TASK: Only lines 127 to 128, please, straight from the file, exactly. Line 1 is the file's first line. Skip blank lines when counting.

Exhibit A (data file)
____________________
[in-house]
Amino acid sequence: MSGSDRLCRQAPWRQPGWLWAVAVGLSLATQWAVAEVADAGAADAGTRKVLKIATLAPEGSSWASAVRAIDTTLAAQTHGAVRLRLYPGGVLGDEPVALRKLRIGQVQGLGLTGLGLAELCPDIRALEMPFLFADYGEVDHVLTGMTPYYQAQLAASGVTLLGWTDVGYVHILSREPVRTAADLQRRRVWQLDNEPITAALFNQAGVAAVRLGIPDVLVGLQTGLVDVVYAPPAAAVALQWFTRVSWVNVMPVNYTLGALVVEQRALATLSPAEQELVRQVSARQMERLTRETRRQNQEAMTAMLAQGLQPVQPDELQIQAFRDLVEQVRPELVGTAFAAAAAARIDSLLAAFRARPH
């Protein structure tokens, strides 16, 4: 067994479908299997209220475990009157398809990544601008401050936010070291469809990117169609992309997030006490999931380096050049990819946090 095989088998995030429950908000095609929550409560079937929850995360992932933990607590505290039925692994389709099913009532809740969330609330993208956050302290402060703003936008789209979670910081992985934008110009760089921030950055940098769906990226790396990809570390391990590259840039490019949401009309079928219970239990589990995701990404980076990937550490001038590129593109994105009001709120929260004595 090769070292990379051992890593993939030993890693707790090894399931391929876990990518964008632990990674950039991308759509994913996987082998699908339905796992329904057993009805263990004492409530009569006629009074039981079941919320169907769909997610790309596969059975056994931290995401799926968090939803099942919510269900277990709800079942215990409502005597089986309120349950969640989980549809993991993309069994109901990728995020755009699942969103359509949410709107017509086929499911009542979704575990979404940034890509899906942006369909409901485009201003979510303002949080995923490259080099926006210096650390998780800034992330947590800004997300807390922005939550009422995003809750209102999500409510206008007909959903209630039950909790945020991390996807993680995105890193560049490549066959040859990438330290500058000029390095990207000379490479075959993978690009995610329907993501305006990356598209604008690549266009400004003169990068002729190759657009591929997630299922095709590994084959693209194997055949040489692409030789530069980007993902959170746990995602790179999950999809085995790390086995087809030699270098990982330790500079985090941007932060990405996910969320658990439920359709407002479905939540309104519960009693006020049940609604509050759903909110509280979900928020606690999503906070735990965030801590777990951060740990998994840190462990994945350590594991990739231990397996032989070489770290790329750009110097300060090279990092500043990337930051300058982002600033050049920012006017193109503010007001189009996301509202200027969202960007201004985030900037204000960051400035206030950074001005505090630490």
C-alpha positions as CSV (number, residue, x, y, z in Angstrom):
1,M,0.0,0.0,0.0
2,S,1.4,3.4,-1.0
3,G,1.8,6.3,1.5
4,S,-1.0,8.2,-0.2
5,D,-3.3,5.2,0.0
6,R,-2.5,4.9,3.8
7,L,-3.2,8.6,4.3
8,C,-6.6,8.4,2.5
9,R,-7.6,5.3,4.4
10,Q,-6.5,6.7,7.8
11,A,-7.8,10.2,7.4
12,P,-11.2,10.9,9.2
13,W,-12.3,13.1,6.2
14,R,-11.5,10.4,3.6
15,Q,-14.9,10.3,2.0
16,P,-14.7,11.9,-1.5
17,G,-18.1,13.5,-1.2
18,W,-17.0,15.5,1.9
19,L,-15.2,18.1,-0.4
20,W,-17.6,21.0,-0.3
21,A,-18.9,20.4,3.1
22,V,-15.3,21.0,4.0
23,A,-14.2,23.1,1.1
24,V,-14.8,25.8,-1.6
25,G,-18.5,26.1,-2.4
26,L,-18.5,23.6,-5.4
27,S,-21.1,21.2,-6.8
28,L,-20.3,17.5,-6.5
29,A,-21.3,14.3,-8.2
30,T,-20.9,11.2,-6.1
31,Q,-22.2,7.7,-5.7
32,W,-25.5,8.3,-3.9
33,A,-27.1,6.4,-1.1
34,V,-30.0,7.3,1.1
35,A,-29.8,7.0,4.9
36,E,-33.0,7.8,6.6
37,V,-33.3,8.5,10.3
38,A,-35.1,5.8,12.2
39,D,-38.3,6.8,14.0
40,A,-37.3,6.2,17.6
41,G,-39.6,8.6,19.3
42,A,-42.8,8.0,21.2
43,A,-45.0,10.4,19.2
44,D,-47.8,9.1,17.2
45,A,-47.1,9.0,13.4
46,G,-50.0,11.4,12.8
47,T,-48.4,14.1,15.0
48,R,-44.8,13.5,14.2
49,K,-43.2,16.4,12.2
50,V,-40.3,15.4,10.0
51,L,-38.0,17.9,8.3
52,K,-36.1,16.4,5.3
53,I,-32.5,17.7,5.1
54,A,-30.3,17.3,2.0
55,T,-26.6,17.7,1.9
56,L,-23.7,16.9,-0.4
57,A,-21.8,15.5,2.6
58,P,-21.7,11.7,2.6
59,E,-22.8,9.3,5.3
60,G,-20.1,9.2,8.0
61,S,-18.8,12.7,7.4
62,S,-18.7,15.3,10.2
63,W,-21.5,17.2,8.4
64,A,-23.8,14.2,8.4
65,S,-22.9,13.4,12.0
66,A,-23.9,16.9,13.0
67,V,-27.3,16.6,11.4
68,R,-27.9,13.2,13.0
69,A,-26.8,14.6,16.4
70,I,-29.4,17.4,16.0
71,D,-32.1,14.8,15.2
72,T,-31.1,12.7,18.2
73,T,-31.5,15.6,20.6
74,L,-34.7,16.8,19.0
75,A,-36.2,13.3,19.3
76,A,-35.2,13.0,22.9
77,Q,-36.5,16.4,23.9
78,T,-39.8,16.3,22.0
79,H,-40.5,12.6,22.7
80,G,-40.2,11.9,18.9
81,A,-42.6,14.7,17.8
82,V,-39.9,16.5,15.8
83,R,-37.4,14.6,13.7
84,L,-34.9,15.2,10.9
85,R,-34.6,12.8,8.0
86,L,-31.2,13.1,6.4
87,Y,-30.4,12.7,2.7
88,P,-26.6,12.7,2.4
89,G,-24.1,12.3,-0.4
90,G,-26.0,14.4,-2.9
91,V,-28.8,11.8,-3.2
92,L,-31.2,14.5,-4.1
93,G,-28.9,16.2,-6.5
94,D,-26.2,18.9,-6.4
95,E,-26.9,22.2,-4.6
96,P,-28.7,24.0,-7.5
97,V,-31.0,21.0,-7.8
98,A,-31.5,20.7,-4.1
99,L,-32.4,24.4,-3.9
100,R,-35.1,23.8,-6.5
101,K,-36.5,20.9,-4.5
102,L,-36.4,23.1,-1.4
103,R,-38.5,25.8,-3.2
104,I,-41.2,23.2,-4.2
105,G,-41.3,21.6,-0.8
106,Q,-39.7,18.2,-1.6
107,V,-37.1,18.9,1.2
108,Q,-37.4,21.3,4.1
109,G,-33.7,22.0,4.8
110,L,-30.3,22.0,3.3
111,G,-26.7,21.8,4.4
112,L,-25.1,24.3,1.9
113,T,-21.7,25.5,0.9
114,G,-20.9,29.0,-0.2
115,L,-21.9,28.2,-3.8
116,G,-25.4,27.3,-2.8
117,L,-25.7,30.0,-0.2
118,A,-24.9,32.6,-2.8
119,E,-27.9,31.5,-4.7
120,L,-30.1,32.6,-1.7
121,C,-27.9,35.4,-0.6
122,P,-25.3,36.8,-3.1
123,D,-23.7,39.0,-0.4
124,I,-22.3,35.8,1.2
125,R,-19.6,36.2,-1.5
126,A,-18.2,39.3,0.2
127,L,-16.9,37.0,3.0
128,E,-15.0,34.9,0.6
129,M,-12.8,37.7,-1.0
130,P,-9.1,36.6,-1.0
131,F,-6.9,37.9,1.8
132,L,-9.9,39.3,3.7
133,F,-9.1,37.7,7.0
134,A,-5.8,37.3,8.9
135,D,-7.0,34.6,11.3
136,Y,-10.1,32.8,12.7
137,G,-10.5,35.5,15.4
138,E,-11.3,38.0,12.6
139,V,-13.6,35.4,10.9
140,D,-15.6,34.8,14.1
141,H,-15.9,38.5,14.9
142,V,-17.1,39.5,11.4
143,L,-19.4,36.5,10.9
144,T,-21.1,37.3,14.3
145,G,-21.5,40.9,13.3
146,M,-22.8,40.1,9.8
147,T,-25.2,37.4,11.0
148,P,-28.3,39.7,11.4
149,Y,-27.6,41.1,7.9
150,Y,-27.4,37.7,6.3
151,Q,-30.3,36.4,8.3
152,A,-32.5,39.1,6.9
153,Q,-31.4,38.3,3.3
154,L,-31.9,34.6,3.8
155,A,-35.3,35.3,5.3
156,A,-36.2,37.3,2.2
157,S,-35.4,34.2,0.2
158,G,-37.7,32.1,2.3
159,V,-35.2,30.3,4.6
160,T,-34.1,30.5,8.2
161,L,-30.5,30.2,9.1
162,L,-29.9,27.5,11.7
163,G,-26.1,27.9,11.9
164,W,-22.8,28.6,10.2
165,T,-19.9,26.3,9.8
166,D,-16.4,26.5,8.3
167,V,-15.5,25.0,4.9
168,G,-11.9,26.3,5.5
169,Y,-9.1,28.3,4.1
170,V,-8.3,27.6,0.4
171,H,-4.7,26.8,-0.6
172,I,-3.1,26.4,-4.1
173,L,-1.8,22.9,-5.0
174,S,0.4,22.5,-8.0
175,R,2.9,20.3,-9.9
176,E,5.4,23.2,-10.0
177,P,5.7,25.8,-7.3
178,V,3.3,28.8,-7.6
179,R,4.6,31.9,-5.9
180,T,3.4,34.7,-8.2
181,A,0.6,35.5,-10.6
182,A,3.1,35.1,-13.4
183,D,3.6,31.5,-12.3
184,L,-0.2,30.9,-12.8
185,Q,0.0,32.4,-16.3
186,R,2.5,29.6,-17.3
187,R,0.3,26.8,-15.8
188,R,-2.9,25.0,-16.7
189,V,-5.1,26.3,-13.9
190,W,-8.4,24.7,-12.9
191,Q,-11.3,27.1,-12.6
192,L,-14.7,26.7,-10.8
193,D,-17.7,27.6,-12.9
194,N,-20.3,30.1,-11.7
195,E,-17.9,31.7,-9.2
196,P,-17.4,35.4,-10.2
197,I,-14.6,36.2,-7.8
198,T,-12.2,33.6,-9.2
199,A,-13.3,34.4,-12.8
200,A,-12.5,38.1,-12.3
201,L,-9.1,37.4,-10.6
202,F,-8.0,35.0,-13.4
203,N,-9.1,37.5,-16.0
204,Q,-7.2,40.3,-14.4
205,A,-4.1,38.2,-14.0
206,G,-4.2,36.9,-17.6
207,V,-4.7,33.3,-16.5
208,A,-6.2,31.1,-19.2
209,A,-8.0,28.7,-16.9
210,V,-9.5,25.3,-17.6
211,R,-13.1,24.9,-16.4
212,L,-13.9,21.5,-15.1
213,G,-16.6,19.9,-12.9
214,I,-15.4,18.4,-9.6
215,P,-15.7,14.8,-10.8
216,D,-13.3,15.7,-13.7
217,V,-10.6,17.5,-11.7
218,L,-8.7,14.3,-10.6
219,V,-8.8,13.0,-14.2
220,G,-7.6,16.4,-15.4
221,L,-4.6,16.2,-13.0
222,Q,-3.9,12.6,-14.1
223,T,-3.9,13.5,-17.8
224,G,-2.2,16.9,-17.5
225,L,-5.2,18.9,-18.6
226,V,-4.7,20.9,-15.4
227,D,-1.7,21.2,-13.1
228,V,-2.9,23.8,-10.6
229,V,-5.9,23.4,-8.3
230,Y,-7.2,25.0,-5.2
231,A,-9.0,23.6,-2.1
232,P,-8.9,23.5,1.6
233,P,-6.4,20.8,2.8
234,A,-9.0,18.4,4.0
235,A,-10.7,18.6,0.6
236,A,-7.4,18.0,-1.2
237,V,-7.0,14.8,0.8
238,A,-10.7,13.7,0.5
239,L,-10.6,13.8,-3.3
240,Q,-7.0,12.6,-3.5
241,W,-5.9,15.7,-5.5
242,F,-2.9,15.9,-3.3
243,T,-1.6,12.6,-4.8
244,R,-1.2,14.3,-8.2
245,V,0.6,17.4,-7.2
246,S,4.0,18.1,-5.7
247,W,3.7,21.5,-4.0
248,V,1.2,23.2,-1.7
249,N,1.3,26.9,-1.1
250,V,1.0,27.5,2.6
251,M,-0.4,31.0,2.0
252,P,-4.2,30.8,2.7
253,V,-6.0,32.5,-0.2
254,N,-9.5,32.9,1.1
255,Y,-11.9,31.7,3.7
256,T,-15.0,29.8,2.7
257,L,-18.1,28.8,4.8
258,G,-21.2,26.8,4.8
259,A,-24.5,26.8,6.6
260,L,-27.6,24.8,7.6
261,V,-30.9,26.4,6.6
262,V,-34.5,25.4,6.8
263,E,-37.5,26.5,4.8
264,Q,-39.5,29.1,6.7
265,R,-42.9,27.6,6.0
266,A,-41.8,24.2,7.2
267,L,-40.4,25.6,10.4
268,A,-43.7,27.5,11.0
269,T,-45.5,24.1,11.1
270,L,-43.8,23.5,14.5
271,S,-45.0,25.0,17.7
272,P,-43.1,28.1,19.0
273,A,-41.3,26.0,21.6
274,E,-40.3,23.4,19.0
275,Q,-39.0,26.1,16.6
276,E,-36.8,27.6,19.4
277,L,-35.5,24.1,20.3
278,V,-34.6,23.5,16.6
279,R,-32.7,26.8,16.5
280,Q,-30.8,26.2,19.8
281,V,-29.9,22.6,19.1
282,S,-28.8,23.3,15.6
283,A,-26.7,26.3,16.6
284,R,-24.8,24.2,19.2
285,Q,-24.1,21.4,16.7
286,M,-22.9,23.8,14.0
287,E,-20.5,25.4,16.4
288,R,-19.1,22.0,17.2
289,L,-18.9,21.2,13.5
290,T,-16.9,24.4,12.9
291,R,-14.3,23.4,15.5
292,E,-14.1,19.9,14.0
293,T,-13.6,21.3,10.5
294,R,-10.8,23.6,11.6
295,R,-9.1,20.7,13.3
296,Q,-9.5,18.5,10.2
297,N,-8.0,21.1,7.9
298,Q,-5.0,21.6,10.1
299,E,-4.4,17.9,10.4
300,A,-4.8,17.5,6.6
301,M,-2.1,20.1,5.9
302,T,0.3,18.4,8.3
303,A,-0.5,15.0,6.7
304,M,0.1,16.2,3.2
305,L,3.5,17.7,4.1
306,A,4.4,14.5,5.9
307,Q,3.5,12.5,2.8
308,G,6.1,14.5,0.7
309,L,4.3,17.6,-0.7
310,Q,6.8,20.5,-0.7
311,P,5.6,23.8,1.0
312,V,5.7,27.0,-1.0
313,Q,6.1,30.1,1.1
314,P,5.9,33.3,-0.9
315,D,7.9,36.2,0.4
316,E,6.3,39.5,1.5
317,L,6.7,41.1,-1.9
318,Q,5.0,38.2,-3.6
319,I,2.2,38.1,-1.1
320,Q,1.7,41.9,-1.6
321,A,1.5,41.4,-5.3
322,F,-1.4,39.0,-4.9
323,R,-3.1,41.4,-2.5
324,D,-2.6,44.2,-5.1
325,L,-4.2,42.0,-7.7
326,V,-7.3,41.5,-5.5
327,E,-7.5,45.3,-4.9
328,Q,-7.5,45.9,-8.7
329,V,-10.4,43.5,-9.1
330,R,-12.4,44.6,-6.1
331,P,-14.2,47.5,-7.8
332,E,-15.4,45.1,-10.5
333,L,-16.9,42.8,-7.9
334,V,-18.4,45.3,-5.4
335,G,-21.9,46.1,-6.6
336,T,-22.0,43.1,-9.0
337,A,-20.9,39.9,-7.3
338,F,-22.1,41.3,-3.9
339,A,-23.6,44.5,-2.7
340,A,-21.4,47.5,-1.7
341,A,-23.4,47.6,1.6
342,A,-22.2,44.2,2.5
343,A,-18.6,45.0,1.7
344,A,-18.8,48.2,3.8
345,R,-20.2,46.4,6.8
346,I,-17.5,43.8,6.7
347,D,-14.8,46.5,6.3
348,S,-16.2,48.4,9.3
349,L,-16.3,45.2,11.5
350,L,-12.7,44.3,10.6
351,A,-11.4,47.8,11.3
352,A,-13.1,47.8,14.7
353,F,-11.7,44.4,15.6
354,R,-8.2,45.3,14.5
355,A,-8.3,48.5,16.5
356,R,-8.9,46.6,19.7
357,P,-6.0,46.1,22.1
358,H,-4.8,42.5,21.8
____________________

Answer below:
123,D,-23.7,39.0,-0.4
124,I,-22.3,35.8,1.2